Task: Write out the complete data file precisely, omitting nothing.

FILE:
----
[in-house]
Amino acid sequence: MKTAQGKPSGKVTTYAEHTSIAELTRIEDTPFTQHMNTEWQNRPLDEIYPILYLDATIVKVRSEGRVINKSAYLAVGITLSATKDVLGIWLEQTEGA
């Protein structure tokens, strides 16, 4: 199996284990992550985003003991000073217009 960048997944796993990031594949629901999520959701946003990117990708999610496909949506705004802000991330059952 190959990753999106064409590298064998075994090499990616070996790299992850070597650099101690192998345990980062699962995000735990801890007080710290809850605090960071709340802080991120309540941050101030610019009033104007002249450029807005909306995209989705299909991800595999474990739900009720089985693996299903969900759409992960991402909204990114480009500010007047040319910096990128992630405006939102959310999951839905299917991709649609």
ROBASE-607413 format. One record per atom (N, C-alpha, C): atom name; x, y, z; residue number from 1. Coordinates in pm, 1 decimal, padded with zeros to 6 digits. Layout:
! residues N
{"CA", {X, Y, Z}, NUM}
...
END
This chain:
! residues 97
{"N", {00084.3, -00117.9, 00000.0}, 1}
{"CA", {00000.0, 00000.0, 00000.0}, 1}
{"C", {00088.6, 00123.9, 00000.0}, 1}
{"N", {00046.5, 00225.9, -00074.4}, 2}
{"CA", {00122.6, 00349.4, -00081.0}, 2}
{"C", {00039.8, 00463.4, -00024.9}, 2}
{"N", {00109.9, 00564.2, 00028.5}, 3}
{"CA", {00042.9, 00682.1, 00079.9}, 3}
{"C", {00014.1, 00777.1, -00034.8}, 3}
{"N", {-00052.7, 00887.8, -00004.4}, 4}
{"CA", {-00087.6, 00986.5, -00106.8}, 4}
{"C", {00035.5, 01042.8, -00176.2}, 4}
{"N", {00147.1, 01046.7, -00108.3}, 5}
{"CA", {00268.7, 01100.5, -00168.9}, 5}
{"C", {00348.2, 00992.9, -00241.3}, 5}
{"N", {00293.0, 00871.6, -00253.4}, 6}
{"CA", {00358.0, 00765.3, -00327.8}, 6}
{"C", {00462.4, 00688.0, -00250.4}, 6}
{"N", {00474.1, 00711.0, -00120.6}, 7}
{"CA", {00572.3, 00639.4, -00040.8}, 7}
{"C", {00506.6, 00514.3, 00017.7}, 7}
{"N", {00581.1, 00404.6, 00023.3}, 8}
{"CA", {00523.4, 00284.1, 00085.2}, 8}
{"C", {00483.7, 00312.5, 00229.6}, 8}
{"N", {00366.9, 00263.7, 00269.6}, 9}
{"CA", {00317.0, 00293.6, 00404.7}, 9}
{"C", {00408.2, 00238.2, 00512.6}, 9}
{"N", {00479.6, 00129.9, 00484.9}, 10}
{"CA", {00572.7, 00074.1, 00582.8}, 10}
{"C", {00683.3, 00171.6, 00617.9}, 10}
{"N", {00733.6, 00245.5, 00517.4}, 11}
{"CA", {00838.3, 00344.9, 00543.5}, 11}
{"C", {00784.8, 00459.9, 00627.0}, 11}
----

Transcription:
[in-house]
Amino acid sequence: MKTAQGKPSGKVTTYAEHTSIAELTRIEDTPFTQHMNTEWQNRPLDEIYPILYLDATIVKVRSEGRVINKSAYLAVGITLSATKDVLGIWLEQTEGA
């Protein structure tokens, strides 16, 4: 199996284990992550985003003991000073217009 960048997944796993990031594949629901999520959701946003990117990708999610496909949506705004802000991330059952 190959990753999106064409590298064998075994090499990616070996790299992850070597650099101690192998345990980062699962995000735990801890007080710290809850605090960071709340802080991120309540941050101030610019009033104007002249450029807005909306995209989705299909991800595999474990739900009720089985693996299903969900759409992960991402909204990114480009500010007047040319910096990128992630405006939102959310999951839905299917991709649609």
ROBASE-607413 format. One record per atom (N, C-alpha, C): atom name; x, y, z; residue number from 1. Coordinates in pm, 1 decimal, padded with zeros to 6 digits. Layout:
! residues N
{"CA", {X, Y, Z}, NUM}
...
END
This chain:
! residues 97
{"N", {00084.3, -00117.9, 00000.0}, 1}
{"CA", {00000.0, 00000.0, 00000.0}, 1}
{"C", {00088.6, 00123.9, 00000.0}, 1}
{"N", {00046.5, 00225.9, -00074.4}, 2}
{"CA", {00122.6, 00349.4, -00081.0}, 2}
{"C", {00039.8, 00463.4, -00024.9}, 2}
{"N", {00109.9, 00564.2, 00028.5}, 3}
{"CA", {00042.9, 00682.1, 00079.9}, 3}
{"C", {00014.1, 00777.1, -00034.8}, 3}
{"N", {-00052.7, 00887.8, -00004.4}, 4}
{"CA", {-00087.6, 00986.5, -00106.8}, 4}
{"C", {00035.5, 01042.8, -00176.2}, 4}
{"N", {00147.1, 01046.7, -00108.3}, 5}
{"CA", {00268.7, 01100.5, -00168.9}, 5}
{"C", {00348.2, 00992.9, -00241.3}, 5}
{"N", {00293.0, 00871.6, -00253.4}, 6}
{"CA", {00358.0, 00765.3, -00327.8}, 6}
{"C", {00462.4, 00688.0, -00250.4}, 6}
{"N", {00474.1, 00711.0, -00120.6}, 7}
{"CA", {00572.3, 00639.4, -00040.8}, 7}
{"C", {00506.6, 00514.3, 00017.7}, 7}
{"N", {00581.1, 00404.6, 00023.3}, 8}
{"CA", {00523.4, 00284.1, 00085.2}, 8}
{"C", {00483.7, 00312.5, 00229.6}, 8}
{"N", {00366.9, 00263.7, 00269.6}, 9}
{"CA", {00317.0, 00293.6, 00404.7}, 9}
{"C", {00408.2, 00238.2, 00512.6}, 9}
{"N", {00479.6, 00129.9, 00484.9}, 10}
{"CA", {00572.7, 00074.1, 00582.8}, 10}
{"C", {00683.3, 00171.6, 00617.9}, 10}
{"N", {00733.6, 00245.5, 00517.4}, 11}
{"CA", {00838.3, 00344.9, 00543.5}, 11}
{"C", {00784.8, 00459.9, 00627.0}, 11}